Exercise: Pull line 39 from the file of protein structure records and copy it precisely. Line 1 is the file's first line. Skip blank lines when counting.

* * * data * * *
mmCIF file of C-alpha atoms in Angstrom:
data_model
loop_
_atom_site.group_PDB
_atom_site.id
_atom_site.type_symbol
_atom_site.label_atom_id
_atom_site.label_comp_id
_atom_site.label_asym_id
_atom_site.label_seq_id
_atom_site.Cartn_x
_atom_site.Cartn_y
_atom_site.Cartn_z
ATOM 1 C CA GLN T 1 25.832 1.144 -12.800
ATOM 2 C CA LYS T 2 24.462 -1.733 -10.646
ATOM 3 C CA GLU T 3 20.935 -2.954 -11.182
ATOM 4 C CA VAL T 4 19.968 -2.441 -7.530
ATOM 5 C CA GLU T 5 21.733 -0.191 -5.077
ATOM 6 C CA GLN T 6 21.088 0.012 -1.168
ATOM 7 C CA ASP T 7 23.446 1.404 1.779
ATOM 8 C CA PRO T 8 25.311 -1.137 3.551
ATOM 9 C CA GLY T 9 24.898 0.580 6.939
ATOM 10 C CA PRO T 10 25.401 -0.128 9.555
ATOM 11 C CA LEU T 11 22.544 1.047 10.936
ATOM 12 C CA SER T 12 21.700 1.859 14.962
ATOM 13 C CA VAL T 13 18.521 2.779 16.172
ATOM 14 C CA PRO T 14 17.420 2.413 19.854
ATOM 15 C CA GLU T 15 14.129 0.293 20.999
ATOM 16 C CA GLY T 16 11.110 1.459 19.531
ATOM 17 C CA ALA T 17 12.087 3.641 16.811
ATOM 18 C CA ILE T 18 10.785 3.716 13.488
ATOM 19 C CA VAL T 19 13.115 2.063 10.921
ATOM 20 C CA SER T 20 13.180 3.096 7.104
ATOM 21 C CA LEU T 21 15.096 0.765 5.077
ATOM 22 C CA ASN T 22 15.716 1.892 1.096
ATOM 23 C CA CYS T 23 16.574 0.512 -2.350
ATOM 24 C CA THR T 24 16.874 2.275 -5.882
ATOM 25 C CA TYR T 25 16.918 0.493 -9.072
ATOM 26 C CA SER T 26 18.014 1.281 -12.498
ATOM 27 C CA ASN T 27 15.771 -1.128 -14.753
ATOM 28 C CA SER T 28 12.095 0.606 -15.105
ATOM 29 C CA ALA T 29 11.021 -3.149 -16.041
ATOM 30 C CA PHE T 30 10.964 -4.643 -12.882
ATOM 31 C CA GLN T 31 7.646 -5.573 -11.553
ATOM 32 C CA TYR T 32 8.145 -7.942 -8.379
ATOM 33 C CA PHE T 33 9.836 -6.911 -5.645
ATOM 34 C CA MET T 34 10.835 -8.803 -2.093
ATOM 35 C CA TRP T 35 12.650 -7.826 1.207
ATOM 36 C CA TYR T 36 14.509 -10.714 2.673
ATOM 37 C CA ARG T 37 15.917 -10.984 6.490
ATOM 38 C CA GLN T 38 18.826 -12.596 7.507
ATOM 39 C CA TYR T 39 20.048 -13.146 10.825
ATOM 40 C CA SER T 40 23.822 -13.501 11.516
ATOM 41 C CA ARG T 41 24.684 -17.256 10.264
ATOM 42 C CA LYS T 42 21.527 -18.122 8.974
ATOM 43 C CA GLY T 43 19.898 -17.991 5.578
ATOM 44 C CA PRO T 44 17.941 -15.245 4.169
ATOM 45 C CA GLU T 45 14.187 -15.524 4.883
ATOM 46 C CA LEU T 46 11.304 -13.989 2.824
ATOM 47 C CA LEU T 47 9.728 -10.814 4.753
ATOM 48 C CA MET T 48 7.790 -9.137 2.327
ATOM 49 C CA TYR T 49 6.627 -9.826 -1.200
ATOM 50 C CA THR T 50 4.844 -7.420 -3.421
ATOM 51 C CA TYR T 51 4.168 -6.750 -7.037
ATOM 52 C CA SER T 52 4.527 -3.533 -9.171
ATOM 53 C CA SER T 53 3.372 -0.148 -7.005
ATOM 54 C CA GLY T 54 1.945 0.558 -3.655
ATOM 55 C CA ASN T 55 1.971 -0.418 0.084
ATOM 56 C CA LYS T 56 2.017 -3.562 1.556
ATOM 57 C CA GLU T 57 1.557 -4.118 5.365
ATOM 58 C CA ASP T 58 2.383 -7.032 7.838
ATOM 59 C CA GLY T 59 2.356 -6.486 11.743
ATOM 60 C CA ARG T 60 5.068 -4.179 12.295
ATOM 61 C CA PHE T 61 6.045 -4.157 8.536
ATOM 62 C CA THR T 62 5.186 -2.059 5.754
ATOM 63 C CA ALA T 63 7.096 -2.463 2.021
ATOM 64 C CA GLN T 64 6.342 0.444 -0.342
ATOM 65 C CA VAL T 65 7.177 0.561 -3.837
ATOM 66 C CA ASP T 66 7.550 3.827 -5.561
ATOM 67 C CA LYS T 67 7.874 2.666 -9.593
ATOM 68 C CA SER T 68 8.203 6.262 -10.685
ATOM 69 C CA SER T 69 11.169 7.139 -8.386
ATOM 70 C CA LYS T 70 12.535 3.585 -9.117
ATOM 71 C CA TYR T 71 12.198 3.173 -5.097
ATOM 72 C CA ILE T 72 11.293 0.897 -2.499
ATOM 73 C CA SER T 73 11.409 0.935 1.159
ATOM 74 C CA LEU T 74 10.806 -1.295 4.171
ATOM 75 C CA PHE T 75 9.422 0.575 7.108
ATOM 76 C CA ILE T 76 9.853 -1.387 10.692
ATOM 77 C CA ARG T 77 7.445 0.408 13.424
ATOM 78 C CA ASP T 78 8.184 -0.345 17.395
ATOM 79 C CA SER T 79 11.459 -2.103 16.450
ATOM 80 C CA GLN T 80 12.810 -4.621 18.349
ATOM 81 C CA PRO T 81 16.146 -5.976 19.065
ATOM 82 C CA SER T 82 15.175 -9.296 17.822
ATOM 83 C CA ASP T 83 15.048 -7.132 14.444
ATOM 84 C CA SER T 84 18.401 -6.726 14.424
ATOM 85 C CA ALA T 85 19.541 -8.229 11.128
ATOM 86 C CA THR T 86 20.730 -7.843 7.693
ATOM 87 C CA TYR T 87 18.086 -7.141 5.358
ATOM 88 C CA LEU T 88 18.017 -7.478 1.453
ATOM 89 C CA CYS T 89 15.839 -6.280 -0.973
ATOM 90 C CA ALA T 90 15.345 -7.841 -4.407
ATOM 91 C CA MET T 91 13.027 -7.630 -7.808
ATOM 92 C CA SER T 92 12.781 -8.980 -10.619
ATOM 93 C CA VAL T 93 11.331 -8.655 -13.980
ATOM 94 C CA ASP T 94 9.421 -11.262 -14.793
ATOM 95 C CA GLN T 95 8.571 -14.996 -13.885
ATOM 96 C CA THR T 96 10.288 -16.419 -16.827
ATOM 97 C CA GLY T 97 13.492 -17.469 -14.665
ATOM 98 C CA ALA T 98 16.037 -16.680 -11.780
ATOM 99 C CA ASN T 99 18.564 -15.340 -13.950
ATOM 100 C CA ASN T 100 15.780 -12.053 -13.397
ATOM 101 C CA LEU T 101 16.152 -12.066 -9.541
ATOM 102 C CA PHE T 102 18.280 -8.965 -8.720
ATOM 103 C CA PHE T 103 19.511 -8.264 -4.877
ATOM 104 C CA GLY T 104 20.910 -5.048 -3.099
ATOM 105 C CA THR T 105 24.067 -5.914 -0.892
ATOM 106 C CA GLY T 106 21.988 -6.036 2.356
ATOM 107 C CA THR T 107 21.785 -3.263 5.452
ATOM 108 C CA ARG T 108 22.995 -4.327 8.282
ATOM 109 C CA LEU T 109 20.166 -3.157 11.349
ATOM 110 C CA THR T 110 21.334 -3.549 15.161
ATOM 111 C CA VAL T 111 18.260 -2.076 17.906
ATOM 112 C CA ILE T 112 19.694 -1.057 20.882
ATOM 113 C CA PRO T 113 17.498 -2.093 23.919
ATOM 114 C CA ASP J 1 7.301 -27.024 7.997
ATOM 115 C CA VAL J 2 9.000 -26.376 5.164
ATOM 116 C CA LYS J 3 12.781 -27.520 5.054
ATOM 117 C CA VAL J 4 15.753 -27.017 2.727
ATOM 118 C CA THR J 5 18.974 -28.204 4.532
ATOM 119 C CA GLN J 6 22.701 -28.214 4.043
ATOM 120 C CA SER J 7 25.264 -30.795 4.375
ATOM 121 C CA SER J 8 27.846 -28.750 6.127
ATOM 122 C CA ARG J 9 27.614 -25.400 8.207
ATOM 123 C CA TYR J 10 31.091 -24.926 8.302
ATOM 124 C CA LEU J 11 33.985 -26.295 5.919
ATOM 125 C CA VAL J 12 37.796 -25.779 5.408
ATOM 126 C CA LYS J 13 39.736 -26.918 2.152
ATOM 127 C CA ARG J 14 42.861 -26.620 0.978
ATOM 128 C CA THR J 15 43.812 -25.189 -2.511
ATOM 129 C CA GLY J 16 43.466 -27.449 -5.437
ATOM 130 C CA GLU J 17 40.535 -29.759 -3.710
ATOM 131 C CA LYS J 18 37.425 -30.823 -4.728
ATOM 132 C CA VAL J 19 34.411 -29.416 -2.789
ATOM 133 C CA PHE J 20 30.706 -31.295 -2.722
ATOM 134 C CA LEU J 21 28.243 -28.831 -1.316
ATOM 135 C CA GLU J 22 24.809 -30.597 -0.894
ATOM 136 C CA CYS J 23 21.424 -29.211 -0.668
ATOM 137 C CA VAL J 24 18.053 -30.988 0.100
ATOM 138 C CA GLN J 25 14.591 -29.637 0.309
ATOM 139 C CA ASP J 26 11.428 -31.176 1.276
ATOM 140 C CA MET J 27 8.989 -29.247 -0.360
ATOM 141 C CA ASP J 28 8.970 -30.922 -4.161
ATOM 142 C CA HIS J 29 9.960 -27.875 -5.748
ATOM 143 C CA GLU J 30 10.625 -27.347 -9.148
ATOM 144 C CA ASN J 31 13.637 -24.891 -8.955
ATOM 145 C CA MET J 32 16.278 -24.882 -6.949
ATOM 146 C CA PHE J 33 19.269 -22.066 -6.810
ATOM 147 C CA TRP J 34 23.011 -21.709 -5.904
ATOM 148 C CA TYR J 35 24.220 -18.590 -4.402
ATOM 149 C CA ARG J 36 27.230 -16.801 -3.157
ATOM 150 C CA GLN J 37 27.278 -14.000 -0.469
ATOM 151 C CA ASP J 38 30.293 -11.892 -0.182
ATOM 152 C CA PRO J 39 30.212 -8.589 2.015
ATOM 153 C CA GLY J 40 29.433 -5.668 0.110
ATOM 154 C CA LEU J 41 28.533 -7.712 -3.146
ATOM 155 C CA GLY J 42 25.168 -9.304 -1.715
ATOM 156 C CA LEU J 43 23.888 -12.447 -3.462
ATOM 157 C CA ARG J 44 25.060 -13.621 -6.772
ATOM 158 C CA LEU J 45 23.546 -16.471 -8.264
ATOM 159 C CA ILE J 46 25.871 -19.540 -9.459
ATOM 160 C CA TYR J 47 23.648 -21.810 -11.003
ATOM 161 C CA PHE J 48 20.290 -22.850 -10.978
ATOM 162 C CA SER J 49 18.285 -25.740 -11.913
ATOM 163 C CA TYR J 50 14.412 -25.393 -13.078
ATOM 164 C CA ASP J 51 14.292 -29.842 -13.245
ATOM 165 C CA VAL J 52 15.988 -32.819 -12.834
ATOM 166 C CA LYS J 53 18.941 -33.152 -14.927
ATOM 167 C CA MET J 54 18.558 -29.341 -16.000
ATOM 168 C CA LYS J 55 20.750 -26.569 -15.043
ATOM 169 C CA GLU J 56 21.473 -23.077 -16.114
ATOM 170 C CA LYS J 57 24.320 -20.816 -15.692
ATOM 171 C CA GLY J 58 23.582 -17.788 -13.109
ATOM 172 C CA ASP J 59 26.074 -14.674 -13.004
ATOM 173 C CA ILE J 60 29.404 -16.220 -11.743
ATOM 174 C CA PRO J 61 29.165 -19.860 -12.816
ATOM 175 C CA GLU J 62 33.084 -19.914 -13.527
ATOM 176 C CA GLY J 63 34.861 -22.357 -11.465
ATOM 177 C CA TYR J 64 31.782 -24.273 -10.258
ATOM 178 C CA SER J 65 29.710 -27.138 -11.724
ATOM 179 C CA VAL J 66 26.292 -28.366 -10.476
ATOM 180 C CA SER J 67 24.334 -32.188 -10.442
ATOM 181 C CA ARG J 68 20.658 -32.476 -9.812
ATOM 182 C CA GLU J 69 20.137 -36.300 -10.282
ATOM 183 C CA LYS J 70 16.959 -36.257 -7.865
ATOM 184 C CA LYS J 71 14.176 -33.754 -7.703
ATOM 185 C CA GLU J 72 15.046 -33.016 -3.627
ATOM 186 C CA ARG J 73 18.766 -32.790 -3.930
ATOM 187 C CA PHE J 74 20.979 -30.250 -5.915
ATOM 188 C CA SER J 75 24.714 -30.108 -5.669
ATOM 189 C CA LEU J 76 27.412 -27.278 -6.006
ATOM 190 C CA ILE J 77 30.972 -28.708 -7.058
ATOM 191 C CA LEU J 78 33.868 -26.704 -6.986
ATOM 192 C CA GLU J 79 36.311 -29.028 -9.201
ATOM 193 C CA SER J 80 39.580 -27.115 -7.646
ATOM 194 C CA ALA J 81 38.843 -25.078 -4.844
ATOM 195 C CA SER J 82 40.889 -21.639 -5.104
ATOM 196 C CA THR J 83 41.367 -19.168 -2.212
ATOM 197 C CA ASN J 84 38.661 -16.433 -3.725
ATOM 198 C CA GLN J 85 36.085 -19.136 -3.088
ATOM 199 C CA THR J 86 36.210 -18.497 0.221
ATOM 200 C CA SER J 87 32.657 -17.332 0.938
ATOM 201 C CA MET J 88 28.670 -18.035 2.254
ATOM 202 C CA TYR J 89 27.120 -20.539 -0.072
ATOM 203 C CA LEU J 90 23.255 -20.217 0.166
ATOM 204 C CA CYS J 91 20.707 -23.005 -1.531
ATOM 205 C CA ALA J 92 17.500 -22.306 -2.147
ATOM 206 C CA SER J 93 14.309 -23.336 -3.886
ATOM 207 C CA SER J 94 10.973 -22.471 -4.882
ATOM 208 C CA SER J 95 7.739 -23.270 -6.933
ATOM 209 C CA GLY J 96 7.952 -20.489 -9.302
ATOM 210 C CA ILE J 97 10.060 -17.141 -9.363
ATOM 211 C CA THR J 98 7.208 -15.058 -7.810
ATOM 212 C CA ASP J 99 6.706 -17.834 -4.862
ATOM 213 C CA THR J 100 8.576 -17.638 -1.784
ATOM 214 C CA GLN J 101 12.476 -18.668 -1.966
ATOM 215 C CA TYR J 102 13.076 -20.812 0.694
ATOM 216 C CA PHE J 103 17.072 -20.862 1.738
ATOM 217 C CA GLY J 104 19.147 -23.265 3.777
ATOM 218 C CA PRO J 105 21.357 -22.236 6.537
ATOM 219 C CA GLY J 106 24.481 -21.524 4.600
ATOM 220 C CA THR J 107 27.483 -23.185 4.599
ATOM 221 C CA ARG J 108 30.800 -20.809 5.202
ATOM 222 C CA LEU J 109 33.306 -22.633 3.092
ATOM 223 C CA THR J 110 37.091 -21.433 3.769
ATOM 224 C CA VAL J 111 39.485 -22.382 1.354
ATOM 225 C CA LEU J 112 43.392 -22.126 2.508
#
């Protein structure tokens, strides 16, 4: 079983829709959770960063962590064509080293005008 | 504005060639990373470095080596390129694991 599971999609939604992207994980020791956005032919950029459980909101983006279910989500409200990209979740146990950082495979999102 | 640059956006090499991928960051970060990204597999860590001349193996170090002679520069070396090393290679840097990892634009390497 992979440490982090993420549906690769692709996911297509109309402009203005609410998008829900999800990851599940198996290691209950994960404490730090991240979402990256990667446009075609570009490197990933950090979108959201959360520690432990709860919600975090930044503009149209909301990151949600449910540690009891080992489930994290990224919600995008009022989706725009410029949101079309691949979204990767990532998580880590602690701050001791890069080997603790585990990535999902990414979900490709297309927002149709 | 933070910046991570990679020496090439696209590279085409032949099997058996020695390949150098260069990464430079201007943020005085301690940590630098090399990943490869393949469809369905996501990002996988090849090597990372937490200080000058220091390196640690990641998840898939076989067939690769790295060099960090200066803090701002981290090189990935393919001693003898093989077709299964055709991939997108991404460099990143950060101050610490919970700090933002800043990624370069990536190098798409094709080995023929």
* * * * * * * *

ATOM 26 C CA SER T 26 18.014 1.281 -12.498